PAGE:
Re: VOWEL, CONSONANT, ...: allow recognition of shorter names?

From: Kenneth Whistler (
Date: Fri Apr 11 2008 - 13:35:56 CDT

  • Next message: Michael Everson: "Re: VOWEL, CONSONANT, ...: allow recognition of shorter names?"

    Henrik said:

    > I noticed that for some scripts, e.g. Khmer, character names are still
    > a mouthful. I also noticed that when I additionally ignored
    > CONSONANT, VOWEL, and INDEPENDENT, the Unicode names are still unique
    > and it would improve writing (at least) Khmer character names a lot.
    > I was wondering whether it would be feasible to tighten the condition
    > in TR#34 so that no upcoming Unicode versions had ambiguous names if
    > CONSONANT, VOWEL, and INDEPENDENT were ignored, too.

    As Mark indicated, this is always something you could formally
    propose to the UTC as something for them to consider.

    Personally, however, I would not be in favor of this kind of

    First, it further complicates the checking that has to be done
    when new characters, formal name aliases, and named sequences are
    proposed. Granted, this can all be done mechanically, but it
    is already something that requires a specialized algorithm
    not generally available (or often understood) by character proposers
    or those reviewing the proposals.

    Second, any such restriction would have to be written into
    ISO/IEC 10646, as well as the Unicode Standard. I can tell
    you from experience that it was a considerable problem getting
    even the limited constraints now documented to consensus for
    documentation in 10646, and getting that through ballots and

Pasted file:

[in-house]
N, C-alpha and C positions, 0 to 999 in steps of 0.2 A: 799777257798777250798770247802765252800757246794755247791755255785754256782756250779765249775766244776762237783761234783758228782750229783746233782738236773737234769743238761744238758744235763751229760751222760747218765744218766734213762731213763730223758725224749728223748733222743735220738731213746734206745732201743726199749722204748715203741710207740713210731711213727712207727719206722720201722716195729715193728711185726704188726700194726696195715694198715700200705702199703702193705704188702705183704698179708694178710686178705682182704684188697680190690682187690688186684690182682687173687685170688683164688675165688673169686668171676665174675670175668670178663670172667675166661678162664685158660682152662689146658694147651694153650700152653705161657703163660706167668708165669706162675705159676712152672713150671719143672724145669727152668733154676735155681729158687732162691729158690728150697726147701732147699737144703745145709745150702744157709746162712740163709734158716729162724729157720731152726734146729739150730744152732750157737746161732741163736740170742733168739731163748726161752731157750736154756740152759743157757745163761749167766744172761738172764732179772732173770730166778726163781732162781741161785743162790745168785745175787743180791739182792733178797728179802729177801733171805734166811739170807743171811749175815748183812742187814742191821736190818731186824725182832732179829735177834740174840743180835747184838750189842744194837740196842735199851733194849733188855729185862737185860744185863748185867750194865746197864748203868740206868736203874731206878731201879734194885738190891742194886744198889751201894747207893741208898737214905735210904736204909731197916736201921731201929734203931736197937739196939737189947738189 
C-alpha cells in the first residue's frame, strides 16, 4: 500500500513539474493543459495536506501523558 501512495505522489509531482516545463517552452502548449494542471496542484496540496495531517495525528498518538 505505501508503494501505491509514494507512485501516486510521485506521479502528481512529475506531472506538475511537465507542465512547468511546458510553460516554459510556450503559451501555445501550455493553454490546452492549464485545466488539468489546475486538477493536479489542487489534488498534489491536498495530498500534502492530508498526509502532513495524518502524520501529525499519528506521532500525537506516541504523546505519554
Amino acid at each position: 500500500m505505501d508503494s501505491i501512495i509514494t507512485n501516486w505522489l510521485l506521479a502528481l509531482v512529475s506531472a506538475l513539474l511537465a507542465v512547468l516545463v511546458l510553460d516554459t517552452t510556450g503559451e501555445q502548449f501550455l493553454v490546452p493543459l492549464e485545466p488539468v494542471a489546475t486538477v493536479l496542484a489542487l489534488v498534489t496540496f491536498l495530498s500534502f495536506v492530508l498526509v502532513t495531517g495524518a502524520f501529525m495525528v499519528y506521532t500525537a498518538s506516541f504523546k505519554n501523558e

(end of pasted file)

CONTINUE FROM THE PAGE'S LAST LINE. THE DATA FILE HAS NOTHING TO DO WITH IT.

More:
publication. National Bodies are (justifiably, I think) concerned and
    worried about algorithmic constraints on their ability to
    name things, particularly when the constraints get complicated
    to the point that they can't remember all the details or
    envision being able to check manually for uniqueness.

    The requirement that the unique namespace include formal aliases
    and named sequences, as well as character names per se, has
    already pushed this constraint off the edge, in terms of the
    degree of complication that the average standardizer will

    > Of course, there may be more ignorable words, so the question is where
    > to stop. 'VOWEL' is in 360 words, which is more than 'CHARACTER',
    > which is in only 106. But CONSONANT and INDEPENDENT are relatively
    > seldom. Here are a few other words that occur very frequently that
    > can currently be ignored without ambiguity:
    > VOWEL in 360 names
    > CONSONANT in 66 names
    > INDEPENDENT in 19 names (seldom, but also a mouthful)
    > SYLLABICS in 630 names
    > LIGATURE in 508 names
    > FORM in 798 names
    > PATTERN in 297 names

    This illustrates the problem: where *do* you stop? I have run
    into similar data from another point of view -- in examining
    the Unicode names list for redundancies that allow creation
    of specialized algorithms to pack it down into much smaller
    storage without making use of generic compression algorithms
    like LZW.

    > For stability reasons, it would be very nice if we knew that upcoming
    > Unicode versions had the same nice unambiguity, because then I could
    > officially ignore those words so my users could enjoy more concise
    > character names.

    It is unlikely that the UTC or WG2 will depart significantly from
    the patterns they already have in naming characters. And that
    means that you'd likely be pretty safe in assuming you could
    ignore (and or delete) such redundant terms when doing name

    But as an example of the pitfalls here, "VOWEL" and "LETTER"
    could both be deleted out without loss of uniqueness, but
    "VOWEL SIGN" cannot be. Vide: DEVANAGARI LETTER I versus
    DEVANAGARI VOWEL SIGN I. But if you just omit "LETTER" and
    "SIGN" in this case, you end up with shortened names that
    aren't actually very a propos for Devanagari: DEVANAGARI I
    versus DEVANAGARI SIGN I. More appropriate shortenings would
    something else.

    In general, I don't think that simple algorithmic transforms
    on the Unicode names list do a very good job of creating
    the most usable names for end users.


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